We reached Hoi An in the early evening and checked into our riverside hotel. But before we reached there, our guide stopped in a courtyard with a large open storefront.
“Here we make clothes,” he announced. It goes without saying that the CS (Chief Shopper) was agog at the prospect of a new jacket, though he bemoaned the fact that he’d packed one and not worn it yet. And I must admit that even I felt a little frisson at the prospect of some trousers that actually fit me. That’s what I went in for. I came out having ordered an Armani knockoff trouser suit in heavy black silk. They took about 75 different measurements, some of them in places I never even knew I had measurements.
“You come back tomorrow at noon,” said the charming and efficient sales girl.
And it continued to rain. We didn’t mind though, because we felt we’d done a lot to contribute to the Vietnamese economy, and besides, the sun would come out tomorrow, as the charming redhead Annie would have sung, had she been there. She would have been wrong.
Our guide picked us up the next morning at 9. He had long ago given up trying to get us awake, never mind alert, before 9. Off we drove to the old town , to visit a thousand-year-old pagoda, complete with 9 foot dragon fountain, and Asian tourists clicking away. Almost next door was the famous Japanese covered bridge. I hadn’t realized before that the Japanese, Chinese and Hindu Cham peoples had all made their home in Hoi An over the centuries. The covered bridge was guarded at one end by stone (or possibly marble) lions and the other by similar dogs. A small shrine half way across beckoned us in the smell of incense. The river was slowly rising to meet the bridge…
Our guide took us for coffee before saying goodbye. He was worried about his wife, because Hue was flooding, and he wanted to take the bus home. We asked him what time the bus left. 12 o’clock, he said. It was twenty to.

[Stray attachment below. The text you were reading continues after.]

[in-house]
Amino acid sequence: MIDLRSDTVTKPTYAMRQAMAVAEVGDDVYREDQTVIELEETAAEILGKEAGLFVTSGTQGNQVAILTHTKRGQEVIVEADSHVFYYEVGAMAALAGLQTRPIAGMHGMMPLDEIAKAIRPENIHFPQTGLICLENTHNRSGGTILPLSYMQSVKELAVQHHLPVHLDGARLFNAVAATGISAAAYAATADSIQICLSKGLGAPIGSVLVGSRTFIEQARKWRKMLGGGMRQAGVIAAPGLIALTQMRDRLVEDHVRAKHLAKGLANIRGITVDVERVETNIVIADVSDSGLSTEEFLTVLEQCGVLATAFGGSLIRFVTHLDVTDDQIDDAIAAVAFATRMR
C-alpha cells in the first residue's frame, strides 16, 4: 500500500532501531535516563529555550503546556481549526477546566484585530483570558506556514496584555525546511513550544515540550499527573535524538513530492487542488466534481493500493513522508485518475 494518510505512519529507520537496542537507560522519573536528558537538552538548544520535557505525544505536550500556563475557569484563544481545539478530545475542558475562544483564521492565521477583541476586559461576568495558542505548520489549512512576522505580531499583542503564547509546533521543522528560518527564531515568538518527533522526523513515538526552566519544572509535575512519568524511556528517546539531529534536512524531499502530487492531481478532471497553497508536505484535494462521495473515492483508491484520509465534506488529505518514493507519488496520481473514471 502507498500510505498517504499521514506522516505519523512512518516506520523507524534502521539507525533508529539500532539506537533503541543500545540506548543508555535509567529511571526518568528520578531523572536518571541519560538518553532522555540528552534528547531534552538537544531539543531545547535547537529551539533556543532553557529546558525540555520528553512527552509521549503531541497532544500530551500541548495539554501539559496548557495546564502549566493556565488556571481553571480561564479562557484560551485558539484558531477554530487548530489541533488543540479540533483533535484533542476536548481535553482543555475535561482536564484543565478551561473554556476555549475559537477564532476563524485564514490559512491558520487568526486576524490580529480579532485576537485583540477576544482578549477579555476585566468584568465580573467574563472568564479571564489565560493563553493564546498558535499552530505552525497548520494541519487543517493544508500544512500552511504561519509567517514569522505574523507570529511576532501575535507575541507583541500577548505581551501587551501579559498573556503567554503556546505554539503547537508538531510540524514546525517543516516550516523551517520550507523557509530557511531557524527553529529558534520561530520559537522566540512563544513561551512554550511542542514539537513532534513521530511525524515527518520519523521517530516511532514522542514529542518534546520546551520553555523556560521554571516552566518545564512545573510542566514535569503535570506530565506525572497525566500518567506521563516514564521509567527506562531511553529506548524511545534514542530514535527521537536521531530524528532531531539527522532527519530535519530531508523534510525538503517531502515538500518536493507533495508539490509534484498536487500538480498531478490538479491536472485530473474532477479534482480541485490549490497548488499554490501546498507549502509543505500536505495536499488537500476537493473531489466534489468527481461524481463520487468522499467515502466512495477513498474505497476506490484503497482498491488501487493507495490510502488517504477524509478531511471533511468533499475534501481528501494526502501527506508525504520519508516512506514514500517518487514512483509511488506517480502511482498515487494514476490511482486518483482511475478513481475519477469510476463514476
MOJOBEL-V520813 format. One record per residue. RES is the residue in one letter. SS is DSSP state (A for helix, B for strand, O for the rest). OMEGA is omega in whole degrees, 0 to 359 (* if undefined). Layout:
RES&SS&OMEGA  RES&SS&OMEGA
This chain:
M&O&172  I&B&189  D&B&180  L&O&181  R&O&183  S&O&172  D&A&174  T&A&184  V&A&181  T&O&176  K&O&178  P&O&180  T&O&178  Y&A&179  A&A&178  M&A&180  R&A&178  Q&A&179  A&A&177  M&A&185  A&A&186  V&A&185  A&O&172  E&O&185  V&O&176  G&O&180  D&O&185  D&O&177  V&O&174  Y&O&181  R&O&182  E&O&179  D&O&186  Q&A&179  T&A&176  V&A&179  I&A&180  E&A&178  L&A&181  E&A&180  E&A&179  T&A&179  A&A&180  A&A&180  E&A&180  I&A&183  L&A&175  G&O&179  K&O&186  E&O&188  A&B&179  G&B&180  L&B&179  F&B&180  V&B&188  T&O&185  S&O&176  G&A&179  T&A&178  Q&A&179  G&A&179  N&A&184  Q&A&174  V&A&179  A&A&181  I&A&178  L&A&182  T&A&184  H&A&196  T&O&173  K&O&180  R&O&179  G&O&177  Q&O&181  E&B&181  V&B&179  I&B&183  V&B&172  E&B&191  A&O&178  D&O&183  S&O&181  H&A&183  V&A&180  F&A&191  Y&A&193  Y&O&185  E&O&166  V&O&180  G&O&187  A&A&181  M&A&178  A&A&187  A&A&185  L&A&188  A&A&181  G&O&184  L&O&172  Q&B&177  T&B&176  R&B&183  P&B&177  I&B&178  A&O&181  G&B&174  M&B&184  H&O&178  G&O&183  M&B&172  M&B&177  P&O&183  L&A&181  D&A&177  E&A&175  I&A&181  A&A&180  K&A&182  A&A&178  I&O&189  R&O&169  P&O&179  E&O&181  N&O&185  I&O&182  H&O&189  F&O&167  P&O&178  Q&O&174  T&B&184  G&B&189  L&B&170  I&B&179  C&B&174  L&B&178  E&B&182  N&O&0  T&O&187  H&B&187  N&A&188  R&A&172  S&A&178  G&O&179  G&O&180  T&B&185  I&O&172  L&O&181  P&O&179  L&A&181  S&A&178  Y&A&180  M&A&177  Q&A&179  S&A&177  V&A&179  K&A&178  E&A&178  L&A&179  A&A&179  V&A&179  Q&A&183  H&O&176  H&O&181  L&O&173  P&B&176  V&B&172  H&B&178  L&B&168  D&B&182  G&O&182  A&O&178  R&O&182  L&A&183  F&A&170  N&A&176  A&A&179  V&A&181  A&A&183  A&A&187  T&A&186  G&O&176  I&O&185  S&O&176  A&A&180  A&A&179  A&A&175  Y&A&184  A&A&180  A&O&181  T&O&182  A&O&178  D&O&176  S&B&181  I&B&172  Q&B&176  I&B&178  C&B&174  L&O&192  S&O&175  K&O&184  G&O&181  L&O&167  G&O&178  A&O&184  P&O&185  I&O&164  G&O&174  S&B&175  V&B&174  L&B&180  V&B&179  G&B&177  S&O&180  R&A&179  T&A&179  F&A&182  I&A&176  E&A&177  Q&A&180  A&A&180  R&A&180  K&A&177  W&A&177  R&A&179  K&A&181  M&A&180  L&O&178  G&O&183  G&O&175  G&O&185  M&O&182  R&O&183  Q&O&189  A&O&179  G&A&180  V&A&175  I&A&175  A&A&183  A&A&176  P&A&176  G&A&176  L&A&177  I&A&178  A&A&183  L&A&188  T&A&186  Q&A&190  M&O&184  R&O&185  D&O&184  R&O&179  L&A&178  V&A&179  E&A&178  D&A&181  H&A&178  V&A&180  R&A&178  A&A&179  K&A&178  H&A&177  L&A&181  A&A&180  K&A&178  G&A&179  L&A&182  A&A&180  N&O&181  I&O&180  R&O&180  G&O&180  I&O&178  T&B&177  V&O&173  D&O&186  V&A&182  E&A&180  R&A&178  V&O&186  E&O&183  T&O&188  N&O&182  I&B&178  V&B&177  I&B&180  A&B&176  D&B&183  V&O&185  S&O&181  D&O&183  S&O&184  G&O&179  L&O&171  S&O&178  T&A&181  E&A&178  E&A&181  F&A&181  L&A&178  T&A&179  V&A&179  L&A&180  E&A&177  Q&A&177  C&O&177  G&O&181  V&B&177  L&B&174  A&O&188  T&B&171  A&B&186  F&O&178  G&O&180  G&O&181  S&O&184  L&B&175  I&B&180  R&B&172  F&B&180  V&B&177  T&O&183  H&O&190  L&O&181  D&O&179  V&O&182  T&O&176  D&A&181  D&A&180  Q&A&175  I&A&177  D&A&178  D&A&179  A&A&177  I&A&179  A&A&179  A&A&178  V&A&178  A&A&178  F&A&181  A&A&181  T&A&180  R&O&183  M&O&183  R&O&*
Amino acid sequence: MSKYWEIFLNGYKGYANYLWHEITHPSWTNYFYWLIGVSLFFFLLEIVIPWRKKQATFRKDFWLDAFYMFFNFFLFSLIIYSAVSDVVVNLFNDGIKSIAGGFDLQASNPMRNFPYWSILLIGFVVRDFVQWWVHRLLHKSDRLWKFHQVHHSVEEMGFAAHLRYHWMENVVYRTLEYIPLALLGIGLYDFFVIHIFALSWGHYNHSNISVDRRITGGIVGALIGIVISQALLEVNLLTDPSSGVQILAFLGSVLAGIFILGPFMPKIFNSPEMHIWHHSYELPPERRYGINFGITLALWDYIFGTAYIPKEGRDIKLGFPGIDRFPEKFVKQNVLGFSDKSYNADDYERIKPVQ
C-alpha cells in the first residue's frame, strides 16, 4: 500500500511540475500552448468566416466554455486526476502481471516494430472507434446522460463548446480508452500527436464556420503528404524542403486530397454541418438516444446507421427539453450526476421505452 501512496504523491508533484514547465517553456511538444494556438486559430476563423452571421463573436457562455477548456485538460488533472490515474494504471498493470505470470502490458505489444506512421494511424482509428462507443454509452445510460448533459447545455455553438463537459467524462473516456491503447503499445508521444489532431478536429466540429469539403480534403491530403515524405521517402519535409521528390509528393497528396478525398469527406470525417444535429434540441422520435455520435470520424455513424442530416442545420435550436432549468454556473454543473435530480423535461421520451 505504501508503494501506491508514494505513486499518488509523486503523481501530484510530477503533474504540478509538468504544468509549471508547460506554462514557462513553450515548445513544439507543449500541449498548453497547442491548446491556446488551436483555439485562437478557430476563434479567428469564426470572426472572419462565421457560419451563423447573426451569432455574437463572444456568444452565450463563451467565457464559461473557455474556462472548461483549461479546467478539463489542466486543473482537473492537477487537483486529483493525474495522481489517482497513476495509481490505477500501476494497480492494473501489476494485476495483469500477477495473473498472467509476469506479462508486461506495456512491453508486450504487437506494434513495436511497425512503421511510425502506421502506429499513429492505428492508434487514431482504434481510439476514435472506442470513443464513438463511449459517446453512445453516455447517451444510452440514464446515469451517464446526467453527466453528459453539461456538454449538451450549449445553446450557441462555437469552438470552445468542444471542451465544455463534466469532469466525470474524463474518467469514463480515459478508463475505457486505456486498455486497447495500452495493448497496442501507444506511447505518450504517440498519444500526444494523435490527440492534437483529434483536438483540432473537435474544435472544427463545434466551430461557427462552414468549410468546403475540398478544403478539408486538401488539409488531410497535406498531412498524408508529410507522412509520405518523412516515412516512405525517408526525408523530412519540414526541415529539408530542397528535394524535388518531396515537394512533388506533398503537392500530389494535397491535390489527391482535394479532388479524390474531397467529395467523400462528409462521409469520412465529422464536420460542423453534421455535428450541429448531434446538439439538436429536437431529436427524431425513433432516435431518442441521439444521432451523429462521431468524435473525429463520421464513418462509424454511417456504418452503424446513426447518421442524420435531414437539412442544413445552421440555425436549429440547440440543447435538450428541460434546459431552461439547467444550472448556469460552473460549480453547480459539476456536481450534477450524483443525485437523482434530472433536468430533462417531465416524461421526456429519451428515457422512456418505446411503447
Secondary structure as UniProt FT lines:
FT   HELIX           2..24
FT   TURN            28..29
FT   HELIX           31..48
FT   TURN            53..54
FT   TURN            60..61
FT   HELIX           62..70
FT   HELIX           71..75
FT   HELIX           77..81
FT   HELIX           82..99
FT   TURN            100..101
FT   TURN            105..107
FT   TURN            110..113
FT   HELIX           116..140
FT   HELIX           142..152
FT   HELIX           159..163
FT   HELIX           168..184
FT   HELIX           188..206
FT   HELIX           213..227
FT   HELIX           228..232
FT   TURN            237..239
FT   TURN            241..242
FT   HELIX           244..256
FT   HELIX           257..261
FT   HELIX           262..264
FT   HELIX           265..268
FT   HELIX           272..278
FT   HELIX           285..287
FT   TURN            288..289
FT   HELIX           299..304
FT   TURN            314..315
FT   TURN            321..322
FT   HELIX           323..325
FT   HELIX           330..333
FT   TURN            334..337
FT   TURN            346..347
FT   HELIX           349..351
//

Before he caught the bus, Nyan insisted on walking us back to the tailor shop. By the time we got there, it was noon, and I was worrying about him missing the bus.
“No problem,” he said, “it will wait.”
We forced him to leave us, eventually, and Jay and I headed upstairs for our fitting. This was a mistake. The trousers I’d ordered fitted so perfectly that I actually looked pretty good. “You take extra pair?” asked my ever helpful sales girl.
“No time, I said, we’re leaving tomorrow morning.
“No problem,” she said, “they’ll be ready by five.”
“In the morning?”
She seemed to be wondering whether I was a bit slow on the uptake. “No, tonight. And we deliver to your hotel.”
I pondered this, but decided against another pair. I wandered over to the CS, who was trying on his new trousers. They looked great, but CS was scowling.
“They don’t have cuffs,” he said, mournfully. I had an idea. “Why don’t you order another pair, with cuffs, maybe in a different color? I think they can deliver them by tonight.”CS perked up.
What color?” he asked. We settled on a grey/greenish color and I went back to my salesgirl. “I’ll take the other pair of trousers,” I said.
“And a skirt?” She asked.
I nodded. Damn the expense.
It came to $325.